“I didn’t feel the resolution was necessary for several reasons.”, she said. “One, we all know the new law will take effect soon. Also, there are procedures in place for when someone wants to challenge a book and none of those procedures had been followed. I personally didn’t see the point of making a resolution to make additional steps when the current ones weren’t being followed. Lastly, I was very concerned that books labeled sexually explicit were just the first step in a very slippery slope. Unfortunately, I fear I was correct in that. We (the community) have already seen this begin as some of the most vocal proponents of pulling books have added any book for children with LGBTQ characters as well as books about race relations and social justice.”
Conrad went on to share her thoughts on the rationale of how the resolution came to be.
“As for why the resolution was presented and passed, I can only give you my opinion based on what I’ve seen and heard myself.”, she continued. “There is a group who has made this their calling and while I typically admire anyone fighting for children, I see some ‘spoiling for a fight’ among some. They wanted to find books they didn’t like, and of course they did. I LOVE books and I know if I searched, I could find books at any library that I don’t like, disagree with, or am offended by. I don’t make those searches because I’ve understood these are public libraries that serve myself and my family, but also every other family in a community. I go to the library (both now and for years before I was on the board) to find books and materials I DO want to interact with. That being said, I absolutely recognize there are many people who have concerns about book content and truly want what is best for kids. I believe that for most on the QC (Quorum Court) that is the case. I do not think members of the court have an ulterior motive in making the resolution – they were going with the information they had and doing what they felt was right. I definitely wish more of them would have taken some time to talk to librarians or even visited the library before taking a vote or even writing the resolution. I know a couple who did, but most did not. That is unfortunate.”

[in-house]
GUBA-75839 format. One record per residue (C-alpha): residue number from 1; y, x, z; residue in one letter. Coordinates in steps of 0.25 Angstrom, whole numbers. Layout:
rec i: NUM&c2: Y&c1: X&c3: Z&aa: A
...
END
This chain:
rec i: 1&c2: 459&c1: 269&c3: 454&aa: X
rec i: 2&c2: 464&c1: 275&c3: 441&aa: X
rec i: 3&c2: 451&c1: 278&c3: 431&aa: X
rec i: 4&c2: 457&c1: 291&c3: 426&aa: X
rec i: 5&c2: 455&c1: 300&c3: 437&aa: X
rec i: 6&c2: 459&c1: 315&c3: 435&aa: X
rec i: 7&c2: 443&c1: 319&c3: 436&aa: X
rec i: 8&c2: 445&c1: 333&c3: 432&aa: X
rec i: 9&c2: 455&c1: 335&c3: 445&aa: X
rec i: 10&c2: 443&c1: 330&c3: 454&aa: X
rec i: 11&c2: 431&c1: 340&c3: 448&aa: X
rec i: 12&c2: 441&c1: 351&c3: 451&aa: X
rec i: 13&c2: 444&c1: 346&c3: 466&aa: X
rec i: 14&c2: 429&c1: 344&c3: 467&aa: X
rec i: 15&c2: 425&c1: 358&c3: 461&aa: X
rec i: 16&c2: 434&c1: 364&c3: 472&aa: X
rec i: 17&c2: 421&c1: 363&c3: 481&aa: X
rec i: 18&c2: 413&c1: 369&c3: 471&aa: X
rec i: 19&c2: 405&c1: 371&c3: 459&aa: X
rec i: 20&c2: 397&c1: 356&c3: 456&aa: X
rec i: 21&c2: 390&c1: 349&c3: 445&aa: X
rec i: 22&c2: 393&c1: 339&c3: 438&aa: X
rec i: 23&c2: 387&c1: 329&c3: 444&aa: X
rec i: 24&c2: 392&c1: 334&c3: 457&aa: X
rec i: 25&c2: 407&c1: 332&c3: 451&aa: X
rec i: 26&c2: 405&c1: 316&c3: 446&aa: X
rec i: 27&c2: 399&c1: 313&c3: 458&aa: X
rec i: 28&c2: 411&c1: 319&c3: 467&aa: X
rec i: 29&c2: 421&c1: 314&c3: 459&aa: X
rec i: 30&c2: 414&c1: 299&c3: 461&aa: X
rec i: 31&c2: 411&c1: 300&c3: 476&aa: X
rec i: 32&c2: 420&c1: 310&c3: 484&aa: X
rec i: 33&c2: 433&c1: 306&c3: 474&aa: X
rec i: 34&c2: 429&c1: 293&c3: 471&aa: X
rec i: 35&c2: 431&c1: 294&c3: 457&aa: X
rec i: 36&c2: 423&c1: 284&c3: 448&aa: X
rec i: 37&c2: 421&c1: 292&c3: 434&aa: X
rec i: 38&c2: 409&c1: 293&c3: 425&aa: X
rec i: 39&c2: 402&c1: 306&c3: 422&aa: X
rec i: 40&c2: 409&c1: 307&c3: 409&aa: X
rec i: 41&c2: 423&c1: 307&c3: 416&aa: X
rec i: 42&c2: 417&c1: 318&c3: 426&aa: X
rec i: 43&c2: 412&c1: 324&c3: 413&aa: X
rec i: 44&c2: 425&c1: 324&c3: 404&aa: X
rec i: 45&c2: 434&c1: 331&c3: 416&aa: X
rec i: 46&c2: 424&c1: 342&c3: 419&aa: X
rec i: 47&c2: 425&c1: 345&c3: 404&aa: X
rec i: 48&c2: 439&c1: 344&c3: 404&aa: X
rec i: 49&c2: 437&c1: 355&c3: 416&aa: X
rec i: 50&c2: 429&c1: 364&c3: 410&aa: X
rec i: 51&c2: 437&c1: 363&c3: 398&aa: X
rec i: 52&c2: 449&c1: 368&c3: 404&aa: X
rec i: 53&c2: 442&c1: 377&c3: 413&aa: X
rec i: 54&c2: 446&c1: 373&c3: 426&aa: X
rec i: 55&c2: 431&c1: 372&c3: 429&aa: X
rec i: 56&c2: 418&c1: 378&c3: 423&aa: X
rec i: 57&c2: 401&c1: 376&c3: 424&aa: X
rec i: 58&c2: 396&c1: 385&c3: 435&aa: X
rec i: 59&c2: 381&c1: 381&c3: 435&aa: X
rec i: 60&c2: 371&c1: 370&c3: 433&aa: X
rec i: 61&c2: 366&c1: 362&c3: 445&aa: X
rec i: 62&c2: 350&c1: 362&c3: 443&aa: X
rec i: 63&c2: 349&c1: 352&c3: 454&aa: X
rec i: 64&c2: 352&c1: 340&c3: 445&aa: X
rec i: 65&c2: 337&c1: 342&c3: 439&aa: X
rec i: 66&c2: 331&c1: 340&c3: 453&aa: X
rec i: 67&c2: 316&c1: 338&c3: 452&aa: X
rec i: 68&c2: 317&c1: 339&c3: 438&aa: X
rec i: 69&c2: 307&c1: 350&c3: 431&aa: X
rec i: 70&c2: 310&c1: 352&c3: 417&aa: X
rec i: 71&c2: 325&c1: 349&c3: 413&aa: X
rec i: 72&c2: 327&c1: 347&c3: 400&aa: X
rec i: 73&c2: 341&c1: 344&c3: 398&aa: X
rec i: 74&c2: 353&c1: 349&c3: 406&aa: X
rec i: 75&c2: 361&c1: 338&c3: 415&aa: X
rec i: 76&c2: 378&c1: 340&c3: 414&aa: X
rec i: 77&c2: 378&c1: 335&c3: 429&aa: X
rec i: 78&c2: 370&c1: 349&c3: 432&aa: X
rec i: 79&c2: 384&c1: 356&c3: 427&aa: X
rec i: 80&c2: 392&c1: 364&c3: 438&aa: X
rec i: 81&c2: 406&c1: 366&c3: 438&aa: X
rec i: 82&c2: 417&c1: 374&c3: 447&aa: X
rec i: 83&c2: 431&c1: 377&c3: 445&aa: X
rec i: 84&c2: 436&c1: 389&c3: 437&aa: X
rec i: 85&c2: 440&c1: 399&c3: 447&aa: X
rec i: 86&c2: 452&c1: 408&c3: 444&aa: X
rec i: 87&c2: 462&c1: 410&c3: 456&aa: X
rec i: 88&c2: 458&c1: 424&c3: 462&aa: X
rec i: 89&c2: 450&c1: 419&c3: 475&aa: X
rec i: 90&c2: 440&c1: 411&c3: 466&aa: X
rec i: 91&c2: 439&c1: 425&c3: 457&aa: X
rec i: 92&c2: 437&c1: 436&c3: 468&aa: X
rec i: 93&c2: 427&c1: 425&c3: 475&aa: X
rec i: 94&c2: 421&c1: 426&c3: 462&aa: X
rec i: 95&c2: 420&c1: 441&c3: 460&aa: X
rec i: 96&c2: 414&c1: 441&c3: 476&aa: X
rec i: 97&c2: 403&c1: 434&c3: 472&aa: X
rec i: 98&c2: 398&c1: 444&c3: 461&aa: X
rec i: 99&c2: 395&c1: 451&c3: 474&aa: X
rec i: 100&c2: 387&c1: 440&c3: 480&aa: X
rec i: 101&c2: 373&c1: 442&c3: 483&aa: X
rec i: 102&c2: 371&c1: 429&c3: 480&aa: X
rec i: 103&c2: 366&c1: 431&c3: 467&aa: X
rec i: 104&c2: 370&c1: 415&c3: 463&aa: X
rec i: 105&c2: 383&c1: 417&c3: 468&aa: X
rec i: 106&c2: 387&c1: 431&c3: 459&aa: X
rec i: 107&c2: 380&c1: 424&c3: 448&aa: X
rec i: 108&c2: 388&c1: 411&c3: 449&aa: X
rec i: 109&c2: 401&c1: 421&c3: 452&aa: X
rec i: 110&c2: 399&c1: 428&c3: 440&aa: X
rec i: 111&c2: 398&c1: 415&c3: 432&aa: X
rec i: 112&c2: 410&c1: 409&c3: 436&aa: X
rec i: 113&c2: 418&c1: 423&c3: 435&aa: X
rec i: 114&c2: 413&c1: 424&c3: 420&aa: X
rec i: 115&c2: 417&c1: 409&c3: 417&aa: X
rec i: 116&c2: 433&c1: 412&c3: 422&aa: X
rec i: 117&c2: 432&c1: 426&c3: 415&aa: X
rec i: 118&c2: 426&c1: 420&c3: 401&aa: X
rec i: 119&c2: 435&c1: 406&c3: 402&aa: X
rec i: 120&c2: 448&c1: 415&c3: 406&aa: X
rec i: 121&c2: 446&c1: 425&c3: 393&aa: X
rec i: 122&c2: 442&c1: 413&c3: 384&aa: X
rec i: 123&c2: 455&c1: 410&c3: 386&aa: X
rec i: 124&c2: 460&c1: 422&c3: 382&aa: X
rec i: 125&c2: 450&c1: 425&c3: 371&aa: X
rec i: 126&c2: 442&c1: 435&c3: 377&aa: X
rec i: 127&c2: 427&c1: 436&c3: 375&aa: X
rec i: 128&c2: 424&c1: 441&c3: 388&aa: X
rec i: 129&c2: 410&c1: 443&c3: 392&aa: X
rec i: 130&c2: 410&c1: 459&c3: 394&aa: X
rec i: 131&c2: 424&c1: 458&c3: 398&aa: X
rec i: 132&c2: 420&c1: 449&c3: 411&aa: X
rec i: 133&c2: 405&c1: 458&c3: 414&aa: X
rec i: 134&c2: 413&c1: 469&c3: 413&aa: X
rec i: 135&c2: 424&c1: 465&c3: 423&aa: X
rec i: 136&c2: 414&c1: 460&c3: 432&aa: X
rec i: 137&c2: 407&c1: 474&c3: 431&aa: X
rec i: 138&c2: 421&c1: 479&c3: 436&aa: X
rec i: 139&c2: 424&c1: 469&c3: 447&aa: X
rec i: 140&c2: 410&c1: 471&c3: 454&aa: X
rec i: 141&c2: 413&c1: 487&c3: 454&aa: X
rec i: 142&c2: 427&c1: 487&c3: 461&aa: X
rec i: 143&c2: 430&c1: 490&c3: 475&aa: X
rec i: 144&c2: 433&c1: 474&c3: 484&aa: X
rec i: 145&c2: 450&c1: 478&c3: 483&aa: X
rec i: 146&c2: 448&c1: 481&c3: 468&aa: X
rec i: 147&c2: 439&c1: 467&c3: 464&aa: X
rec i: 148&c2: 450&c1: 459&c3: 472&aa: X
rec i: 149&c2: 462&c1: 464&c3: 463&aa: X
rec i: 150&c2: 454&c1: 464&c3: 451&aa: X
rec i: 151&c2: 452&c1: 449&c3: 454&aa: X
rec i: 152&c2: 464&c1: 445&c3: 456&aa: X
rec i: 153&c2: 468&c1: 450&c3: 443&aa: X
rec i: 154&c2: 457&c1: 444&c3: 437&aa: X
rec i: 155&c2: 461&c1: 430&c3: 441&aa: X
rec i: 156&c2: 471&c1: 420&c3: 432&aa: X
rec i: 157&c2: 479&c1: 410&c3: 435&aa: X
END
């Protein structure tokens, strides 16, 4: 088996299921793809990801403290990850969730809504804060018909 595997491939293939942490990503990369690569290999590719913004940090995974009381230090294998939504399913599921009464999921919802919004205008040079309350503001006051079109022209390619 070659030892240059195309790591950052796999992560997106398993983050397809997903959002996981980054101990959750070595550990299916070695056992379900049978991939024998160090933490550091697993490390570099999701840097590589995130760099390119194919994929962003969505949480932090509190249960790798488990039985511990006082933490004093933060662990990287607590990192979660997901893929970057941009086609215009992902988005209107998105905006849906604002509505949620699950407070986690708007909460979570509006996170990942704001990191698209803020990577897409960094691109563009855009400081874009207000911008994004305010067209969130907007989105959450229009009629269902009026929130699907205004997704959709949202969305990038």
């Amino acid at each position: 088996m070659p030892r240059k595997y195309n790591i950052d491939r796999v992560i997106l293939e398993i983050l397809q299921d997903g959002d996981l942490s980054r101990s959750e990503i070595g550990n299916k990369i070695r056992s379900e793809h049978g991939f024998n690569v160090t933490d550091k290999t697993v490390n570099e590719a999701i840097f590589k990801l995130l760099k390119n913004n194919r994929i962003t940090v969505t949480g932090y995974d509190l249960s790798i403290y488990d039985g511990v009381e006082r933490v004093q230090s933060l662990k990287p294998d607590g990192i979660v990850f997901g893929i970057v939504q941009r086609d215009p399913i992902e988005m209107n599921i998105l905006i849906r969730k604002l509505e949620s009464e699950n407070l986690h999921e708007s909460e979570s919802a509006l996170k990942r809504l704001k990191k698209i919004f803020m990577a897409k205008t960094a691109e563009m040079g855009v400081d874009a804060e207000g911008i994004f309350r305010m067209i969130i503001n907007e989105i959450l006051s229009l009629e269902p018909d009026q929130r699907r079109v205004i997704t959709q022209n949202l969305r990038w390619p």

Conrad said the board has reviewed the policies currently in place to ensure compliance with Act 372.
She recounted the type of calls and feedback she has received from members of the community since the resolution passed.
“I have received, and I assume other board members have as well, several emails and a phone call from community members since the April meeting. Most have been very polite, asking for my stance on the situation. A few have not been as kind. I have tried to answer everyone, and not give a cut and paste response. I really do appreciate the conversations, as I feel that is a critical step missed from all of this, and a large part of why we’re currently experiencing so much divisiveness. I always tell people who reach out about the process in place to challenge a book. I want them to use that if they feel it necessary – I want to hear what the issues are.”